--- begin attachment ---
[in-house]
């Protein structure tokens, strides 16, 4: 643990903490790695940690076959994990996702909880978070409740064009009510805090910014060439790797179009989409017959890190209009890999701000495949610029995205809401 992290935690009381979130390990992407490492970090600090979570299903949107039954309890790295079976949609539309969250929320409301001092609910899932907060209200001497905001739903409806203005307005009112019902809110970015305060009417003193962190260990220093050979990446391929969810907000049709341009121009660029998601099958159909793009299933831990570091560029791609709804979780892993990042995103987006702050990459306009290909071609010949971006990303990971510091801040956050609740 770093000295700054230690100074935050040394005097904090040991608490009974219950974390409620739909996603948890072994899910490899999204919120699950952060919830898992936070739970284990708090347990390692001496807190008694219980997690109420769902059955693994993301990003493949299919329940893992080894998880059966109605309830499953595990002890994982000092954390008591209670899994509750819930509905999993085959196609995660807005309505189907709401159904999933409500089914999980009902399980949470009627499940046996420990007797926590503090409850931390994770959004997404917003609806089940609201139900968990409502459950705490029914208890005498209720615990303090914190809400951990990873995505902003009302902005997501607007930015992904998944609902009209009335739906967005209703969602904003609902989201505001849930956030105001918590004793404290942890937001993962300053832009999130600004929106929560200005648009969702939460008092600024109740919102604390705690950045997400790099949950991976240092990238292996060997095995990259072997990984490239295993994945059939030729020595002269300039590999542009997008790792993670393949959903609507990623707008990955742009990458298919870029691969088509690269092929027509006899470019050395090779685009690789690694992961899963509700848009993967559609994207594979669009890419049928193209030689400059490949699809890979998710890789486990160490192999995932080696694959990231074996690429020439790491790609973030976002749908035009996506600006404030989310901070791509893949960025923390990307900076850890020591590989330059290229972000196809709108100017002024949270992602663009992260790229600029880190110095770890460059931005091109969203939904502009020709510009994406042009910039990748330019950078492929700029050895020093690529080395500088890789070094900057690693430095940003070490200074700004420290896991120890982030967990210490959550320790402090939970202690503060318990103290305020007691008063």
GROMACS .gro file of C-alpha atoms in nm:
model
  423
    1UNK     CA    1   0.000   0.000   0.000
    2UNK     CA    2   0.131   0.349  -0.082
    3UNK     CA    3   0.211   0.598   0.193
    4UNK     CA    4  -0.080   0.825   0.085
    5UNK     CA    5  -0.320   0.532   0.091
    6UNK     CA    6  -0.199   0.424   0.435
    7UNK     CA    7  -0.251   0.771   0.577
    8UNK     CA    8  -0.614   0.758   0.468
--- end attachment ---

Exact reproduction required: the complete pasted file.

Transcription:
[in-house]
């Protein structure tokens, strides 16, 4: 643990903490790695940690076959994990996702909880978070409740064009009510805090910014060439790797179009989409017959890190209009890999701000495949610029995205809401 992290935690009381979130390990992407490492970090600090979570299903949107039954309890790295079976949609539309969250929320409301001092609910899932907060209200001497905001739903409806203005307005009112019902809110970015305060009417003193962190260990220093050979990446391929969810907000049709341009121009660029998601099958159909793009299933831990570091560029791609709804979780892993990042995103987006702050990459306009290909071609010949971006990303990971510091801040956050609740 770093000295700054230690100074935050040394005097904090040991608490009974219950974390409620739909996603948890072994899910490899999204919120699950952060919830898992936070739970284990708090347990390692001496807190008694219980997690109420769902059955693994993301990003493949299919329940893992080894998880059966109605309830499953595990002890994982000092954390008591209670899994509750819930509905999993085959196609995660807005309505189907709401159904999933409500089914999980009902399980949470009627499940046996420990007797926590503090409850931390994770959004997404917003609806089940609201139900968990409502459950705490029914208890005498209720615990303090914190809400951990990873995505902003009302902005997501607007930015992904998944609902009209009335739906967005209703969602904003609902989201505001849930956030105001918590004793404290942890937001993962300053832009999130600004929106929560200005648009969702939460008092600024109740919102604390705690950045997400790099949950991976240092990238292996060997095995990259072997990984490239295993994945059939030729020595002269300039590999542009997008790792993670393949959903609507990623707008990955742009990458298919870029691969088509690269092929027509006899470019050395090779685009690789690694992961899963509700848009993967559609994207594979669009890419049928193209030689400059490949699809890979998710890789486990160490192999995932080696694959990231074996690429020439790491790609973030976002749908035009996506600006404030989310901070791509893949960025923390990307900076850890020591590989330059290229972000196809709108100017002024949270992602663009992260790229600029880190110095770890460059931005091109969203939904502009020709510009994406042009910039990748330019950078492929700029050895020093690529080395500088890789070094900057690693430095940003070490200074700004420290896991120890982030967990210490959550320790402090939970202690503060318990103290305020007691008063």
GROMACS .gro file of C-alpha atoms in nm:
model
  423
    1UNK     CA    1   0.000   0.000   0.000
    2UNK     CA    2   0.131   0.349  -0.082
    3UNK     CA    3   0.211   0.598   0.193
    4UNK     CA    4  -0.080   0.825   0.085
    5UNK     CA    5  -0.320   0.532   0.091
    6UNK     CA    6  -0.199   0.424   0.435
    7UNK     CA    7  -0.251   0.771   0.577
    8UNK     CA    8  -0.614   0.758   0.468